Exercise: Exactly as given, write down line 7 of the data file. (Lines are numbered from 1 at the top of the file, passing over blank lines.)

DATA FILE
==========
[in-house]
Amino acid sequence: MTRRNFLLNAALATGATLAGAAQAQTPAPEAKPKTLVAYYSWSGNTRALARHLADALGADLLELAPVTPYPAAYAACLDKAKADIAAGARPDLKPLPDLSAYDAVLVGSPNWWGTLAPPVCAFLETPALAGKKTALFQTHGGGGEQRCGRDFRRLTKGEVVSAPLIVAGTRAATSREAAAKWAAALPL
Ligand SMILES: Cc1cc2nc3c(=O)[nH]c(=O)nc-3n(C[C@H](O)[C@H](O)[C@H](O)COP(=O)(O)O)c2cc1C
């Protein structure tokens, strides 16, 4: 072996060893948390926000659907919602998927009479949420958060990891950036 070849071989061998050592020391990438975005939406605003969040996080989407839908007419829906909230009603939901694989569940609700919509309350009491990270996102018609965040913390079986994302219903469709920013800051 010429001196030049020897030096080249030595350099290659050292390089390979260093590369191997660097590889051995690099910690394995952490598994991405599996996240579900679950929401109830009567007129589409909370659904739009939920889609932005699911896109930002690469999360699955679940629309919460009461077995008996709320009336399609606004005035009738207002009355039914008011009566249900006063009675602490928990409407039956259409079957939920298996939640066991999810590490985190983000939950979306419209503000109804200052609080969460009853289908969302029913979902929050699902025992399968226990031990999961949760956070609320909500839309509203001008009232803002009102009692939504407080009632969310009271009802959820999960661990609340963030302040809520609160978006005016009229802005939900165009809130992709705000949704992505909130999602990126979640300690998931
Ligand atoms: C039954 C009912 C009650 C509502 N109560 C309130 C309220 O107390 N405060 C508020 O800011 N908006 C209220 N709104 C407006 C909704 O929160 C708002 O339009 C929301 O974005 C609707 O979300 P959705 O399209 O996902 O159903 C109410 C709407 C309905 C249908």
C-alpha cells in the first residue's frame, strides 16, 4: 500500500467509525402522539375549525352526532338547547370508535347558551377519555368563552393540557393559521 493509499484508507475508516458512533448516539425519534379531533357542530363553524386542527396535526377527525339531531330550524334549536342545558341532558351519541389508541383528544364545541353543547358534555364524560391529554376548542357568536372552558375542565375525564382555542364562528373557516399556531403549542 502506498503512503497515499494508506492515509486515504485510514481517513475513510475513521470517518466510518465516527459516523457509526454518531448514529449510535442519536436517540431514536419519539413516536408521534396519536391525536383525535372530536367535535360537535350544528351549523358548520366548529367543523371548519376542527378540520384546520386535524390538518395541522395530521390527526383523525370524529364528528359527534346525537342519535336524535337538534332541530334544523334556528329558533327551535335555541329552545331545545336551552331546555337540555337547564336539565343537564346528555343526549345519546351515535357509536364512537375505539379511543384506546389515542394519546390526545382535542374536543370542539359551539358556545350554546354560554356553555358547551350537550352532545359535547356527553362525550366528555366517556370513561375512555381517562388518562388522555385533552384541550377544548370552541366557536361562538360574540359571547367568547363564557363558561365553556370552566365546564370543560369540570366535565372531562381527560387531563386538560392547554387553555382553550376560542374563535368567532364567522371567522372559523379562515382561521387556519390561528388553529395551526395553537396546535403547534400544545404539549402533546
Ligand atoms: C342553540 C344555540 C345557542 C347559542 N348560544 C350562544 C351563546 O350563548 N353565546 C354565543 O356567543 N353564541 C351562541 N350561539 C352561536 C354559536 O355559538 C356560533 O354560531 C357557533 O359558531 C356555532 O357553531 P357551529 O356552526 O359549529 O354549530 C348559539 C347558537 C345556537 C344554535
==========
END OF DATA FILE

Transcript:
Ligand atoms: C342553540 C344555540 C345557542 C347559542 N348560544 C350562544 C351563546 O350563548 N353565546 C354565543 O356567543 N353564541 C351562541 N350561539 C352561536 C354559536 O355559538 C356560533 O354560531 C357557533 O359558531 C356555532 O357553531 P357551529 O356552526 O359549529 O354549530 C348559539 C347558537 C345556537 C344554535